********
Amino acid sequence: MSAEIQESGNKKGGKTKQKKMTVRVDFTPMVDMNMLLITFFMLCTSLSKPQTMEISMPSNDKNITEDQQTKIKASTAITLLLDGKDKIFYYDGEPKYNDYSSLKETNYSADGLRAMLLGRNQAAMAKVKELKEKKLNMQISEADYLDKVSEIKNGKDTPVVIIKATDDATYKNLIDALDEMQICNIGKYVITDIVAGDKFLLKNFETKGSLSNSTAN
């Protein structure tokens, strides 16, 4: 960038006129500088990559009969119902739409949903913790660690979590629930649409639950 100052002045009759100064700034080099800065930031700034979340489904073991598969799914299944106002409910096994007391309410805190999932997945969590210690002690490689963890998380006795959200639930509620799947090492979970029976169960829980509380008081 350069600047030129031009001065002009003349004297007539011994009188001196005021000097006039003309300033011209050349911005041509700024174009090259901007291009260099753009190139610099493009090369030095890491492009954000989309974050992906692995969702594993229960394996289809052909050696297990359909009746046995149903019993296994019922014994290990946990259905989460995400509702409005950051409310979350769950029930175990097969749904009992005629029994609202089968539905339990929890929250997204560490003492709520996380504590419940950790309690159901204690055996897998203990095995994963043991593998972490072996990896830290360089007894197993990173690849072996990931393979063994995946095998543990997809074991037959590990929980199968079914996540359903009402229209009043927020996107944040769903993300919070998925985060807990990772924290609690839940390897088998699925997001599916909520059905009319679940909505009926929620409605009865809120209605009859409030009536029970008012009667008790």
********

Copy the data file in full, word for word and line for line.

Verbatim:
Amino acid sequence: MSAEIQESGNKKGGKTKQKKMTVRVDFTPMVDMNMLLITFFMLCTSLSKPQTMEISMPSNDKNITEDQQTKIKASTAITLLLDGKDKIFYYDGEPKYNDYSSLKETNYSADGLRAMLLGRNQAAMAKVKELKEKKLNMQISEADYLDKVSEIKNGKDTPVVIIKATDDATYKNLIDALDEMQICNIGKYVITDIVAGDKFLLKNFETKGSLSNSTAN
């Protein structure tokens, strides 16, 4: 960038006129500088990559009969119902739409949903913790660690979590629930649409639950 100052002045009759100064700034080099800065930031700034979340489904073991598969799914299944106002409910096994007391309410805190999932997945969590210690002690490689963890998380006795959200639930509620799947090492979970029976169960829980509380008081 350069600047030129031009001065002009003349004297007539011994009188001196005021000097006039003309300033011209050349911005041509700024174009090259901007291009260099753009190139610099493009090369030095890491492009954000989309974050992906692995969702594993229960394996289809052909050696297990359909009746046995149903019993296994019922014994290990946990259905989460995400509702409005950051409310979350769950029930175990097969749904009992005629029994609202089968539905339990929890929250997204560490003492709520996380504590419940950790309690159901204690055996897998203990095995994963043991593998972490072996990896830290360089007894197993990173690849072996990931393979063994995946095998543990997809074991037959590990929980199968079914996540359903009402229209009043927020996107944040769903993300919070998925985060807990990772924290609690839940390897088998699925997001599916909520059905009319679940909505009926929620409605009865809120209605009859409030009536029970008012009667008790």